Nine in 10 UK Consumers have Security Concerns around Connected Cars

Despite fears, nearly 20 percent already own an IoT-ready vehicle

Thales, a leader in critical information systems, cybersecurity and data security, announced new research revealing the security concerns UK consumers associate with connected devices, including cars.

Surveying 1,000 consumers across the US and UK, the findings show that over half of Brits now own at least one internet-connected device, with wearable fitness trackers (24 percent), vehicles (18 percent) and smartwatches (16 percent) being the most common.

Consumer considerations
When asked to identify internet-connected devices which were most vulnerable to hacking, cars with integrated Wi-Fi or Bluetooth technology came second only to home security cameras and video-enabled doorbells. So, 60 percent of respondents felt that connected cars posed security concerns. Integrity and malfunctions of connected car technology topped the list of apprehensions.

Over 50 percent expressed concerns around viruses or malware and almost 40 percent claimed data security features would be the most important thing to consider when purchasing a connected vehicle. To combat these concerns, an overwhelming majority of respondents (92 percent) felt the government should implement stricter data security regulations for connected cars.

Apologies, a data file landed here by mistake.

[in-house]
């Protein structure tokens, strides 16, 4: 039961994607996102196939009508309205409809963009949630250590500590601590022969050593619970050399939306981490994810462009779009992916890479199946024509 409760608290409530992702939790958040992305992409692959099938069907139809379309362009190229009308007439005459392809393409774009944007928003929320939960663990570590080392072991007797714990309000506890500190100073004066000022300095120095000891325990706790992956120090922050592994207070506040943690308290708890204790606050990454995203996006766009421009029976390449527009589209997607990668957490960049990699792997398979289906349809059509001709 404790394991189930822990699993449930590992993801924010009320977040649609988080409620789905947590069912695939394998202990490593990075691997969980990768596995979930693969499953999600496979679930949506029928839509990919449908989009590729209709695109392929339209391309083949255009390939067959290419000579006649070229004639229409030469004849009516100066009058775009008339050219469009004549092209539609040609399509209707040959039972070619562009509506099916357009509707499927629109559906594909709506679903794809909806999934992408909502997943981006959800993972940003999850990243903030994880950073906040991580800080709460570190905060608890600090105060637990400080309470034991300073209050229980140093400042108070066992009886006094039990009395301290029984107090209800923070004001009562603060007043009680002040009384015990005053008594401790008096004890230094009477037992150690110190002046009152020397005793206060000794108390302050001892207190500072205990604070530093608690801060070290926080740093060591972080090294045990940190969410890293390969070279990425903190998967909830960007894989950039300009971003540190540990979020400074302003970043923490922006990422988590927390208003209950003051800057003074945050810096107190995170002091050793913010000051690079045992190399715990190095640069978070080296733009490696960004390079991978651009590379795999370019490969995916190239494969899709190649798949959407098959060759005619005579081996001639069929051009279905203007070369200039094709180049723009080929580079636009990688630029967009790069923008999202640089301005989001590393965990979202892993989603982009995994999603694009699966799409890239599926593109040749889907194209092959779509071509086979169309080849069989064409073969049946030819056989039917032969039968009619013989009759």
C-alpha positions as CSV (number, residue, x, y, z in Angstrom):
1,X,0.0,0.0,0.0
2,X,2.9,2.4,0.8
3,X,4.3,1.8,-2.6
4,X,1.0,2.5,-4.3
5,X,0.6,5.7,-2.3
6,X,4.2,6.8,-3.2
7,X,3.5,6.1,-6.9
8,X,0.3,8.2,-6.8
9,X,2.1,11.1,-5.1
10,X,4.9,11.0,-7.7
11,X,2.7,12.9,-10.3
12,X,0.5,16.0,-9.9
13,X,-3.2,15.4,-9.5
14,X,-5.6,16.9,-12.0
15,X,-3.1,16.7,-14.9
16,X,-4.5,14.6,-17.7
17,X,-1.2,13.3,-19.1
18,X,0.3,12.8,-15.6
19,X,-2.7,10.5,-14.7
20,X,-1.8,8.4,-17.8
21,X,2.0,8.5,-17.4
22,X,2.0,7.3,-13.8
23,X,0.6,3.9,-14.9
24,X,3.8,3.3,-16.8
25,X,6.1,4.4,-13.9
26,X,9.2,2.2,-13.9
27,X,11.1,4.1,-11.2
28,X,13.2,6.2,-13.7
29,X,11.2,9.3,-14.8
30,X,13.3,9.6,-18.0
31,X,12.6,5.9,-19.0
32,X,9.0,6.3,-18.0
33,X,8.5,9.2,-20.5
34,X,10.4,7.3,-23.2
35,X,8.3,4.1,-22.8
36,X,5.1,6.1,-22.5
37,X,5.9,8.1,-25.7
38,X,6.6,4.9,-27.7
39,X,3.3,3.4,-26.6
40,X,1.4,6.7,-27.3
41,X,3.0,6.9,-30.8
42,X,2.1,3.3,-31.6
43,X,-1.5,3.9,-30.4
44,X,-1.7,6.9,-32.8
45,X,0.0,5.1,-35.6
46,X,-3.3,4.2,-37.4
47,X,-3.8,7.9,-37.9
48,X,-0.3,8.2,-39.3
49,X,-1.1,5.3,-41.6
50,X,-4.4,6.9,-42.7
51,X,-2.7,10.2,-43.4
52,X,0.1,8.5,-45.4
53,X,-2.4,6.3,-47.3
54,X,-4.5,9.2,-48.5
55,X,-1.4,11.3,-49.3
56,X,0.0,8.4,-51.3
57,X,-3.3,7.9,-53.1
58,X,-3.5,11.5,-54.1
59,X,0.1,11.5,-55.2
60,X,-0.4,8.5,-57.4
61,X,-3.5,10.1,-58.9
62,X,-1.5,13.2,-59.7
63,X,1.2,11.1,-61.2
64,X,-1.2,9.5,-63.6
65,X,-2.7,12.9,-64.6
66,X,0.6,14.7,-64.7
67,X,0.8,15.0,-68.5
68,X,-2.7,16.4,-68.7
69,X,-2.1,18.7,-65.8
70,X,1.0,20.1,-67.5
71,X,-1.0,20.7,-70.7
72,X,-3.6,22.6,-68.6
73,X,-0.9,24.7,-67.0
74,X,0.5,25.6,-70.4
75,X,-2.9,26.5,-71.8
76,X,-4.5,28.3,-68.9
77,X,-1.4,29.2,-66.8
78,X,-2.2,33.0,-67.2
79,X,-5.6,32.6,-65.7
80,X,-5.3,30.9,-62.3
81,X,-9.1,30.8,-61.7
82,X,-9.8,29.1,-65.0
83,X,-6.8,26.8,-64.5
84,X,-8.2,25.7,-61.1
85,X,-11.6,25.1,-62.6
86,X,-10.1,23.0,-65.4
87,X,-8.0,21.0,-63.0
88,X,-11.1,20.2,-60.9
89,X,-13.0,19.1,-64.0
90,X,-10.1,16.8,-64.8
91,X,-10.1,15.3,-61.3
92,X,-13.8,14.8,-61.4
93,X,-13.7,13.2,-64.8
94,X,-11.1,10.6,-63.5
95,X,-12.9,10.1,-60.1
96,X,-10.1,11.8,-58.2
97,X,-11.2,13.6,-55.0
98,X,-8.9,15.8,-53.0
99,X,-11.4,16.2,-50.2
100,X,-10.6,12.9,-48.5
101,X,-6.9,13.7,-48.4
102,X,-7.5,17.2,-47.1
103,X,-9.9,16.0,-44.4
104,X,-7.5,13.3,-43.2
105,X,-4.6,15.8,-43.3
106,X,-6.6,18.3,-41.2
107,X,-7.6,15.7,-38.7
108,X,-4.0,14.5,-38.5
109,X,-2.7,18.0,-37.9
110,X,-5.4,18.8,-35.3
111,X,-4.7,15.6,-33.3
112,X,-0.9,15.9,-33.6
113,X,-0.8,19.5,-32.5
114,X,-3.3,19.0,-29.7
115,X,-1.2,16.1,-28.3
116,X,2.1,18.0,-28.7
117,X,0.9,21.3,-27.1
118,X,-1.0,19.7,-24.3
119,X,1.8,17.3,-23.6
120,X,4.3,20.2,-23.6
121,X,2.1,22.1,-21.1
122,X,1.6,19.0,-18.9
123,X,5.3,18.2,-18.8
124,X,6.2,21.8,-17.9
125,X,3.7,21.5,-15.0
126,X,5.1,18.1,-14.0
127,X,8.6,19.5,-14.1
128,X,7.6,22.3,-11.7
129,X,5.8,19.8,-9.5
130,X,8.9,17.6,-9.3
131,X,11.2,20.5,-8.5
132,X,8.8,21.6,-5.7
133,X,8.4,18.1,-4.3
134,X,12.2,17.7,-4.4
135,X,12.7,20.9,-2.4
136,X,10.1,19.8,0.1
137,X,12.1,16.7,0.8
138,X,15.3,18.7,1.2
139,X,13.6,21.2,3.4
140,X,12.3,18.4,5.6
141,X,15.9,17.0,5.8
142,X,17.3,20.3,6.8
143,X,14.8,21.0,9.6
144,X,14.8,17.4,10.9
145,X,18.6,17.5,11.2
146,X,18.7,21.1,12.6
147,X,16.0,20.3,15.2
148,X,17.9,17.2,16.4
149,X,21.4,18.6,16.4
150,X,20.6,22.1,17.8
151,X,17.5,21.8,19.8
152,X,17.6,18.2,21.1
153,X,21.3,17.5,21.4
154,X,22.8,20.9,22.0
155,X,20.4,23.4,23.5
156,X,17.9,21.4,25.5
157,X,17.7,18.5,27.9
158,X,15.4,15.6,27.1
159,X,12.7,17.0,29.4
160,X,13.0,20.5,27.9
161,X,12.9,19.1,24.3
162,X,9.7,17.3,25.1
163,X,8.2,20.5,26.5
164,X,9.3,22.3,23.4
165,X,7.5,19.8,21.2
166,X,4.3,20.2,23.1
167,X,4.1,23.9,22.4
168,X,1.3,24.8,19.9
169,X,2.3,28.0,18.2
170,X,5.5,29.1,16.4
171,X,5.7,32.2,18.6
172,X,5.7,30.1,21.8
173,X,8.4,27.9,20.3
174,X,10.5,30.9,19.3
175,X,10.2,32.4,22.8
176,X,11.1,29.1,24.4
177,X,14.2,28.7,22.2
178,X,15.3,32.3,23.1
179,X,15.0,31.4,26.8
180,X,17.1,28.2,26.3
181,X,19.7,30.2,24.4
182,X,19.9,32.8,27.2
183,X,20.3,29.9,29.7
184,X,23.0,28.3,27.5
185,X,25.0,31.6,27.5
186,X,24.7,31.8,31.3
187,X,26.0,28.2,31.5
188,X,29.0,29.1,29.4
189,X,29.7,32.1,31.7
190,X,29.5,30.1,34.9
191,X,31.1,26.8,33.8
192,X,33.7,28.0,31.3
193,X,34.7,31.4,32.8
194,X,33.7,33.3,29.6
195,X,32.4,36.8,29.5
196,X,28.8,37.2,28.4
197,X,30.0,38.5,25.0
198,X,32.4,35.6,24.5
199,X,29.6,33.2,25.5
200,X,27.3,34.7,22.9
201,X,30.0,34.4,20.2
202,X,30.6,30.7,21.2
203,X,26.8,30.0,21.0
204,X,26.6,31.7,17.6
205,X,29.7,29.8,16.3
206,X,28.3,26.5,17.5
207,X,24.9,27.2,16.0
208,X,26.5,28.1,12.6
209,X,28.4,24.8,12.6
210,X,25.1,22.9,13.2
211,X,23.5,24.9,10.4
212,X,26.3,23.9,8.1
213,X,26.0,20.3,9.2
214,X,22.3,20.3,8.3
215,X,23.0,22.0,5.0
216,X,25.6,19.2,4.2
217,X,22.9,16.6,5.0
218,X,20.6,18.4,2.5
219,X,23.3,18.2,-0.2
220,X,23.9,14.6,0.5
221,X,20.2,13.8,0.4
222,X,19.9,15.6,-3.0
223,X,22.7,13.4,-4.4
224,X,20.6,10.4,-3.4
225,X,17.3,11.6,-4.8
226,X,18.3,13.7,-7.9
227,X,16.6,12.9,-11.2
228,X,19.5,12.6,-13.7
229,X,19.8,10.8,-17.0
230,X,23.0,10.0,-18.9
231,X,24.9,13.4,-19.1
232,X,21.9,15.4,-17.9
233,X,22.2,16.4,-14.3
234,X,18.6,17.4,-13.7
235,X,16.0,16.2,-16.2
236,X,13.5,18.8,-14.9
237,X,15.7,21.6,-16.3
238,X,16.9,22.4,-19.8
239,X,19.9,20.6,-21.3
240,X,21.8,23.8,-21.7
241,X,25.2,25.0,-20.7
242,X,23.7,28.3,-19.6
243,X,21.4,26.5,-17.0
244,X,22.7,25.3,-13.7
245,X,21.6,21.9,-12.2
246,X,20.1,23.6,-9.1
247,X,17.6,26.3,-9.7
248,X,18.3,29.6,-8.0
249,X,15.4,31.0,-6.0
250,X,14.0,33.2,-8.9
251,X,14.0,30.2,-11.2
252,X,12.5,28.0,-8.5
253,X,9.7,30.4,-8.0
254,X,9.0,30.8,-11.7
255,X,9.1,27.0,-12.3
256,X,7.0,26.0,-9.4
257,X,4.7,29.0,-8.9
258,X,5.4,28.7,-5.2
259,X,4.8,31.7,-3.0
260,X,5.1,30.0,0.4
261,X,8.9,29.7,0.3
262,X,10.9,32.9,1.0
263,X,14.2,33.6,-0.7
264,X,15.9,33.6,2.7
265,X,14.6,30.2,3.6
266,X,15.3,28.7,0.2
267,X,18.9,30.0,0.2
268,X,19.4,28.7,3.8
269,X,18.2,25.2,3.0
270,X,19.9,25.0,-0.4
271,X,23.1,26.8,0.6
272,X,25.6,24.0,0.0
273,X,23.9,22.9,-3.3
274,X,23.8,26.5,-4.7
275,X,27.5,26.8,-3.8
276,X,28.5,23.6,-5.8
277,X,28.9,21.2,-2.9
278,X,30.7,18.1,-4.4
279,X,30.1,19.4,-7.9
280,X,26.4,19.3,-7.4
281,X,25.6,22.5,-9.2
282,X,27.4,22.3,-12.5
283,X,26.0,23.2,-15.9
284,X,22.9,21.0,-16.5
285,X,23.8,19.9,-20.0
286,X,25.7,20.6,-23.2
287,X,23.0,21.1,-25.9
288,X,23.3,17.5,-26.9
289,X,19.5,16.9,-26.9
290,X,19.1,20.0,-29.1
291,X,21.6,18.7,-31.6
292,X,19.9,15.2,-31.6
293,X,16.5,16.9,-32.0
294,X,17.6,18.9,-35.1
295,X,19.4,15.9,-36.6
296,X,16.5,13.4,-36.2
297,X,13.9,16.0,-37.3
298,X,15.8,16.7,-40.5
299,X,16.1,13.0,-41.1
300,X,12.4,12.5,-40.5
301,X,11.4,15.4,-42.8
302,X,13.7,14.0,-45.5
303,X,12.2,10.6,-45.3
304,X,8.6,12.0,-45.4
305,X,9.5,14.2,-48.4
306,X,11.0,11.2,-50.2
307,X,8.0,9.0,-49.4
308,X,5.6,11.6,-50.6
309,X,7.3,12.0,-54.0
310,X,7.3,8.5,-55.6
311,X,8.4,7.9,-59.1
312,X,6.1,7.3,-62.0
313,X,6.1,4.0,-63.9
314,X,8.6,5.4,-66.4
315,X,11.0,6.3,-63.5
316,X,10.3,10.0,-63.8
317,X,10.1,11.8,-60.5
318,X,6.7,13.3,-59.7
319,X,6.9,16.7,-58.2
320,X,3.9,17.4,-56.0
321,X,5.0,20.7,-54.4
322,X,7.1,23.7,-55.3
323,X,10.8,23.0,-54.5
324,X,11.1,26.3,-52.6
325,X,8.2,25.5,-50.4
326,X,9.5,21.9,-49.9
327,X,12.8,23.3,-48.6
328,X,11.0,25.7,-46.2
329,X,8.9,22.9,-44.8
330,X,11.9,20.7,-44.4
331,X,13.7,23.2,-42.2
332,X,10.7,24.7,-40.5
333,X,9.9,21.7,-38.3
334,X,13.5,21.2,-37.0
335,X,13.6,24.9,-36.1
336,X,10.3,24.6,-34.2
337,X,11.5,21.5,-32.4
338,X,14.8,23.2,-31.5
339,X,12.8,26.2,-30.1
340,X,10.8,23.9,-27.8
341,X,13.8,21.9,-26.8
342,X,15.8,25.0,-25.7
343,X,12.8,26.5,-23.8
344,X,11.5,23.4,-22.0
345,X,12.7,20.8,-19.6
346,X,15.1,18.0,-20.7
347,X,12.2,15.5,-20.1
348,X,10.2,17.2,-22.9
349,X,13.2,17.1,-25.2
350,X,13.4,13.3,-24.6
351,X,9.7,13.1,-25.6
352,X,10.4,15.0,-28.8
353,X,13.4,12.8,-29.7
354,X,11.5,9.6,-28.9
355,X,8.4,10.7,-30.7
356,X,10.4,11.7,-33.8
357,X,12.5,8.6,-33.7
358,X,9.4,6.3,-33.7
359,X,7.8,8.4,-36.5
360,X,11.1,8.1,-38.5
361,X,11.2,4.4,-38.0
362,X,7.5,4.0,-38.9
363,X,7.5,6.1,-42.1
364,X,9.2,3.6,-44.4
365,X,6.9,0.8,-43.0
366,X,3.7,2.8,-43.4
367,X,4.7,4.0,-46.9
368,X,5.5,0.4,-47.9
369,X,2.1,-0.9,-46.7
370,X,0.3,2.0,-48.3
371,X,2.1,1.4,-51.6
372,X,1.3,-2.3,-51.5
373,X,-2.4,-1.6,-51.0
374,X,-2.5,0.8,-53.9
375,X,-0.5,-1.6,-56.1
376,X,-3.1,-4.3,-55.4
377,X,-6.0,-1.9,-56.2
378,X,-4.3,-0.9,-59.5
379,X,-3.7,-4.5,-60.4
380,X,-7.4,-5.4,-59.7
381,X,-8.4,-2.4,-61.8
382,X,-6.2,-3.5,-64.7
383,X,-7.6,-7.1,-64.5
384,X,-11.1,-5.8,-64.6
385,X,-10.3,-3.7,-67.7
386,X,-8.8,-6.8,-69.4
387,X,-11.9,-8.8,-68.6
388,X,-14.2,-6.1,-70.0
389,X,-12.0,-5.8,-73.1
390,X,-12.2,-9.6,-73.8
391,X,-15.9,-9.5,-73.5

John Grimm, senior directory security strategy, Thales eSecurity, says: “As adoption of connected cars and development of autonomous, self-driving cars soars, there is a tremendous business opportunity for automakers. However, with more connectivity comes new pathways for cyberattacks and our research shows that 60 percent of UK respondents are more concerned about the security of connected cars now vs. 5 years ago.

"While we’re starting to see IoT and connected car regulatory frameworks in the UK, manufacturers across the world should proactively consider these consumer concerns as they get ready to bring these cars to our streets instead of waiting for laws and regulations to pass.”

Cars aren’t the only concern
When it comes to concerns about potential breaches, 65 percent of UK consumers believe devices like home security cameras and video doorbells are internet-connected technologies that are also extremely vulnerable. Those seen as least vulnerable are connected lightbulbs, such as Philips Hue, with only 10 percent of respondents viewing them as a threat.

Other devices considered to be at risk of security issues include virtual personal assistants, such as Amazon Echo (54 percent), smartwatches, such as the Apple watch (35 percent), and medical monitoring devices, such as glucose meter remotes (23 percent).


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